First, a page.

The Cost of Free Information

The Drug Enforcement Agency paid over three quarters of million dollars for information that it could have gotten legally and for free. This money went to an Amtrak employee for confidential information about train passengers.
This post was published on the now-closed HuffPost Contributor platform. Contributors control their own work and posted freely to our site. If you need to flag this entry as abusive, send us an email.

The Drug Enforcement Agency paid over three quarters of million dollars for information that it could have gotten legally and for free. It paid $854,460 to be exact.

This money went to an Amtrak employee identified only as "secretary to a train and engine crew" for confidential information about train passengers. (Apparently, the arrangement deprived the Amtrak Police Department of the share of seized funds it is supposed to get in exchange for providing the DEA with the same information -- for free.) That is quite a bit of money for information available through law enforcement networks. This development brings up familiar themes of modern government: superfluous bureaucracy, complicated laws, and enforcement agencies that compete rather than collaborate. But there is another story -- a story that deals neither with red tape nor ineptitude, but with acquiring information.

Rather than exploring what information was available or investigating what was legal or exhausting all possible options, the DEA decided to pay for information -- for surely, the thinking goes, information that is covert is preferable, better and perhaps even more accurate than information that is open and free. The DEA is not alone in thinking this way. In 2005, Stephen C. Mercado, an analyst in the CIA Directorate of Science and Technology, wrote a groundbreaking article criticizing the CIA and other government agencies' preference for secretive rather than content-driven investigations. Favoring information gathered through back channels and paid informers, Mercado insisted, provides, at best, an incomplete picture and, at worse, leads to paying for information that is easily accessible in open sources.

The DEA clearly did not read Mercado's research, and the unidentified Amtrak employee benefited from the agency's preference for "secret" information. But the simple truth of the matter is that covert information is not always best. The DEA assumed that information that required payment would afford them some greater truth and would reveal something that they otherwise would not know. Not only was this framework of operation flawed, but it also exposed a much bigger problem. The DEA was more interested in acquiring secretive passenger information than in understanding how those "secrets" were acquired. They cared more about the covert nature of information than about its content or process.

To be sure, I am not a CIA analyst nor do I work for any spy agency. But as a historian, I am in the business of gathering and interpreting vast amounts of information. My work involves sifting through a wide variety of sources to understand how people that are foreign to me made sense of their world. In particular, I study how people acquired and thought about information in seventeenth and eighteen century America. The gulf between the South Carolina colonial officials I study and today's DEA officials is so vast that a comparison at first feels futile, especially since there are fundamental differences in the amount, speed, and type of information that circulated then and now.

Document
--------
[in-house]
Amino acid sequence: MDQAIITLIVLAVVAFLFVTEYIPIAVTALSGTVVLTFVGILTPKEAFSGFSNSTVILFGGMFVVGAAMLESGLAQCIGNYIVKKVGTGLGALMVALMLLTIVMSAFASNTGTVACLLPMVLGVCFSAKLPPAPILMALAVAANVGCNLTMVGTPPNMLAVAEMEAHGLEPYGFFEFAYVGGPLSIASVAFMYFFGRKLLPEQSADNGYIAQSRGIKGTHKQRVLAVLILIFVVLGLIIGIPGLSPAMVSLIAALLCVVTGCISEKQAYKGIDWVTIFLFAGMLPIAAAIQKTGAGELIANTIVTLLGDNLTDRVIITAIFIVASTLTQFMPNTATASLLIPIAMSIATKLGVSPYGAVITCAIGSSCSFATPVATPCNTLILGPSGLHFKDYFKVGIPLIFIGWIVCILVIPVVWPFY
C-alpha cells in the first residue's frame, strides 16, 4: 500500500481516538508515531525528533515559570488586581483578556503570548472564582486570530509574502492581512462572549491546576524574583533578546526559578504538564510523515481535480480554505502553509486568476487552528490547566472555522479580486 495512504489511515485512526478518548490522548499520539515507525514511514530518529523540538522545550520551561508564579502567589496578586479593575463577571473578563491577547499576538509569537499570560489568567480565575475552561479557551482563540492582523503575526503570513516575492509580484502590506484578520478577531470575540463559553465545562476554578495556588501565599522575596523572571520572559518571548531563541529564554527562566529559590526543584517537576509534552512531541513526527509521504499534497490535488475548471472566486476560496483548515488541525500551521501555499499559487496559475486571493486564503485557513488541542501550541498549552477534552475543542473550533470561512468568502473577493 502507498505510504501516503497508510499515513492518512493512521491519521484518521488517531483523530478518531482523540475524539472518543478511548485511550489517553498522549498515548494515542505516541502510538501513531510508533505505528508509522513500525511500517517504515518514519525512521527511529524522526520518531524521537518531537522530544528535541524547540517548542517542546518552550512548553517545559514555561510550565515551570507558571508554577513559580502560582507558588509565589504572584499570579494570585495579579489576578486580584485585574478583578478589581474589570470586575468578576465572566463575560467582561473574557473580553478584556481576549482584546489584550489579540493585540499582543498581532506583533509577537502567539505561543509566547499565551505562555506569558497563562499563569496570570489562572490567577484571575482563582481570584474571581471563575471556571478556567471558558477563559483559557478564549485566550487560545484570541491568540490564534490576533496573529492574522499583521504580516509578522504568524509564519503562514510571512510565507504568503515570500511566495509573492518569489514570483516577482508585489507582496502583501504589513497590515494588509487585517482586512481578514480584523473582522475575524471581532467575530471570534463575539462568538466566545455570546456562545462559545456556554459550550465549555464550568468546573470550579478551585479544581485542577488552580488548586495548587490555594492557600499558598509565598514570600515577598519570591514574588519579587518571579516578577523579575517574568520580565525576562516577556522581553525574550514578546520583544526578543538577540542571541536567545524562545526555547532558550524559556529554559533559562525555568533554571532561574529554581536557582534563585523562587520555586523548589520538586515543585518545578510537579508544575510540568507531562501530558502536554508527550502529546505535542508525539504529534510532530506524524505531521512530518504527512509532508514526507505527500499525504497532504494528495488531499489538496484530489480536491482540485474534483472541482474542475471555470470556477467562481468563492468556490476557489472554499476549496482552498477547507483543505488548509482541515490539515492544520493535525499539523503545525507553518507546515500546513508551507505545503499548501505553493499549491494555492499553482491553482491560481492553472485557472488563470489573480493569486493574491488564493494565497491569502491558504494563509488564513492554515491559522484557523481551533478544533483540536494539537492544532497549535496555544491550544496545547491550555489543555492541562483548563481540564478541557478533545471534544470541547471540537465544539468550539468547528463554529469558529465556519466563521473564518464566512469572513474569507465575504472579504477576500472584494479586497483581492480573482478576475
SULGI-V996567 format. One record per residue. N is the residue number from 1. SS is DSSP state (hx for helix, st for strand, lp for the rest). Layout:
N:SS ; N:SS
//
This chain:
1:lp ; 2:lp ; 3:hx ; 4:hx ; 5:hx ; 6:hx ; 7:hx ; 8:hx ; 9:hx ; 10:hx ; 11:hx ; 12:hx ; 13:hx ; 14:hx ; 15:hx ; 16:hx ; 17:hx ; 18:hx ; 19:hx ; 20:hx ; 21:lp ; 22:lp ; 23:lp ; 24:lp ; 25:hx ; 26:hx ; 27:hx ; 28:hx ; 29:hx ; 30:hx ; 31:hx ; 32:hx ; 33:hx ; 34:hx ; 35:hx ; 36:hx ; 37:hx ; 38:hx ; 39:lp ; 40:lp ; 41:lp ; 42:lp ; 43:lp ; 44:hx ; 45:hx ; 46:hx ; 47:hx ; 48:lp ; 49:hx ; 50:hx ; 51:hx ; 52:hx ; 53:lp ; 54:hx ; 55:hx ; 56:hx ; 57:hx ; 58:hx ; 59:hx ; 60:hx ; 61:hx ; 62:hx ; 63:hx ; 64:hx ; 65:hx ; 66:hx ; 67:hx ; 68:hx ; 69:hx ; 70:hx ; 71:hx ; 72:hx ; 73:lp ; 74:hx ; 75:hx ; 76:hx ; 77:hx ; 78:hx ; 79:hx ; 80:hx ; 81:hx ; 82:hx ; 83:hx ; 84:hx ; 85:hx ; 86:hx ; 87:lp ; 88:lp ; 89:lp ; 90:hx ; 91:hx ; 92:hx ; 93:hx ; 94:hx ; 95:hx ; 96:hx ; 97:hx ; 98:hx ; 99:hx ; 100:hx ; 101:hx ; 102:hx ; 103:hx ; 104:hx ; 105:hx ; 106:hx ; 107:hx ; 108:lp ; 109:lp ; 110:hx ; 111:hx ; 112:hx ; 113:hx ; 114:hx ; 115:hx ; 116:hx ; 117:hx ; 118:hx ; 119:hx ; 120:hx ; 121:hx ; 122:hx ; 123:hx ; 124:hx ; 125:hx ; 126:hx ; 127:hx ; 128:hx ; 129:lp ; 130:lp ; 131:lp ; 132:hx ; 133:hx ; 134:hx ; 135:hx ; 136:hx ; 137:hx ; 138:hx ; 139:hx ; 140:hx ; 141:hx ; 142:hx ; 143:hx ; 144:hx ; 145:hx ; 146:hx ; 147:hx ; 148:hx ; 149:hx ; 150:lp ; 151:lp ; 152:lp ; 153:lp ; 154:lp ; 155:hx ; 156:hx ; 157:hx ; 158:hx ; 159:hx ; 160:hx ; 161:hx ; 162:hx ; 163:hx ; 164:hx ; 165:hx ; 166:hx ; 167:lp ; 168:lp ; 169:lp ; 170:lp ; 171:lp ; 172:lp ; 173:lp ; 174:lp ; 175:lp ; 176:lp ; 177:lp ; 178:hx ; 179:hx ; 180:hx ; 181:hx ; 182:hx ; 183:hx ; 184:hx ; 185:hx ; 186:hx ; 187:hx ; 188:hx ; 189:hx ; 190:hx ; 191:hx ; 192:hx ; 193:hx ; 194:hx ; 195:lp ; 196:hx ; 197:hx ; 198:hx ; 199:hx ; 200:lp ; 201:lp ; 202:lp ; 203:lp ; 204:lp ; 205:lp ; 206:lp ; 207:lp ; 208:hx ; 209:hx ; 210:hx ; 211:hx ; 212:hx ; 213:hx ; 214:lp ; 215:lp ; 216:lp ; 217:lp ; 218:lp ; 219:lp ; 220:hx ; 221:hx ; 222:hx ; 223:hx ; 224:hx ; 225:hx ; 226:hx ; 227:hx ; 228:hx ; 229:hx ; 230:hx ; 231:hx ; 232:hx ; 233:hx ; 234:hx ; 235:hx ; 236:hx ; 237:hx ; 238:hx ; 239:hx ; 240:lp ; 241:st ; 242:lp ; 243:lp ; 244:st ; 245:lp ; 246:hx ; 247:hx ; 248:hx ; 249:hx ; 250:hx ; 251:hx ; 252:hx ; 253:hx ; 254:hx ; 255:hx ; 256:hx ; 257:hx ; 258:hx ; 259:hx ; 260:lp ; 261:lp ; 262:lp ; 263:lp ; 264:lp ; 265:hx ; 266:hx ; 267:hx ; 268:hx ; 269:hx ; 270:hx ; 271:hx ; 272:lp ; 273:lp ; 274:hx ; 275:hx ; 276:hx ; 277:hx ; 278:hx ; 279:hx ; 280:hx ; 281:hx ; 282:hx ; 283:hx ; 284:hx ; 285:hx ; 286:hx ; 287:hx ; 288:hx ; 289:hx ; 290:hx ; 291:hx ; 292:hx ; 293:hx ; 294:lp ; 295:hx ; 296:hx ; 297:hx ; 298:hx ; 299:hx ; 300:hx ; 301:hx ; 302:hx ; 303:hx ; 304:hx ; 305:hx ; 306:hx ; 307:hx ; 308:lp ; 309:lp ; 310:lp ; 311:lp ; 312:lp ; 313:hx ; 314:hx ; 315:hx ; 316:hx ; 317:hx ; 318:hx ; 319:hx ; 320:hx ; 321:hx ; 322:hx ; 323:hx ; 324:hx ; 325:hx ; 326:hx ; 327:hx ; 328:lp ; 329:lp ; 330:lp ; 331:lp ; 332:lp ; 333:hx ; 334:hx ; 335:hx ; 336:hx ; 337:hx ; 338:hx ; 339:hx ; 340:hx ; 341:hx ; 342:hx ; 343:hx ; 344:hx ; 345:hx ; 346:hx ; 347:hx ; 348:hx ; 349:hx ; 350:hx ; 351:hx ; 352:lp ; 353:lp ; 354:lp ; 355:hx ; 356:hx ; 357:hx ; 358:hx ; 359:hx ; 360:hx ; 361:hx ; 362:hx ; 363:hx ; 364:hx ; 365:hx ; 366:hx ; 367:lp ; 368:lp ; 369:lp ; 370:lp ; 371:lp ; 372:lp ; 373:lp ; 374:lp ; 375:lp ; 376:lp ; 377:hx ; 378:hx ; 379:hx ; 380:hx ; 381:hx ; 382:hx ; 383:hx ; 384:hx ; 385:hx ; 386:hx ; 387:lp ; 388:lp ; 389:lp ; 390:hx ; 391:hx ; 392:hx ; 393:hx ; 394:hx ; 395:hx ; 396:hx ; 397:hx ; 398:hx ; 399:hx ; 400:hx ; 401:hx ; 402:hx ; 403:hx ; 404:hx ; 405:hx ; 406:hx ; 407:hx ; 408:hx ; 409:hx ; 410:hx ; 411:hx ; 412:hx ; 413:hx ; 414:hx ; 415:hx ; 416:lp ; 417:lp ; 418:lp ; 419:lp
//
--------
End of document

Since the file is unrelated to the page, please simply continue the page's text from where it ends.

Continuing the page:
But when it comes to information, colonial and contemporary officials shared many core concerns. How could information be acquired? Who was a good informant? What information could be trusted? Could information be bought? Paying for information was seen as both necessary and dangerous. Colonial officials understood that as soon as they paid for information they became doubly compromised.

First, there was the issue of the informer. Once a person had been selected to acquire news and their news had been deemed so important that it merited payment, then this informer's reports were more likely to be to trusted, even in the face of contradictory information. This is what happened to the DEA. Once the DEA empowered that Amtrak employee with collecting information, they were keen to believe and trust what he or she was telling them was not only true, but worth paying for.

Second, paid informers are often incentivized to report the type of information that whoever is compensating them expects to hear. In colonial South Carolina, English officials often relied on Indian informers to tell them of developing unrest or coming attacks. Rewarded for reporting on violent threats, they were likely to furnish the English with these types of reports, whether they were accurate or not, to receive payment. In other words, if South Carolina had relied exclusively on paid Indian informers, they would have had a very selective understanding of South Carolina. This also happened to the DEA. Dependent on a paid informant, they gained access only to a fraction of a much larger and robust information network.

I am not suggesting that government agencies not pay for information. I am simply reiterating the missed opportunities and room for error that come from privileging secret and paid information over what is open and free.

Alejandra Dubcovsky is an assistant professor of History at Yale University whose research and teaching focus on Colonial America and a Public Voices Fellow with The OpEd Project.

Popular in the Community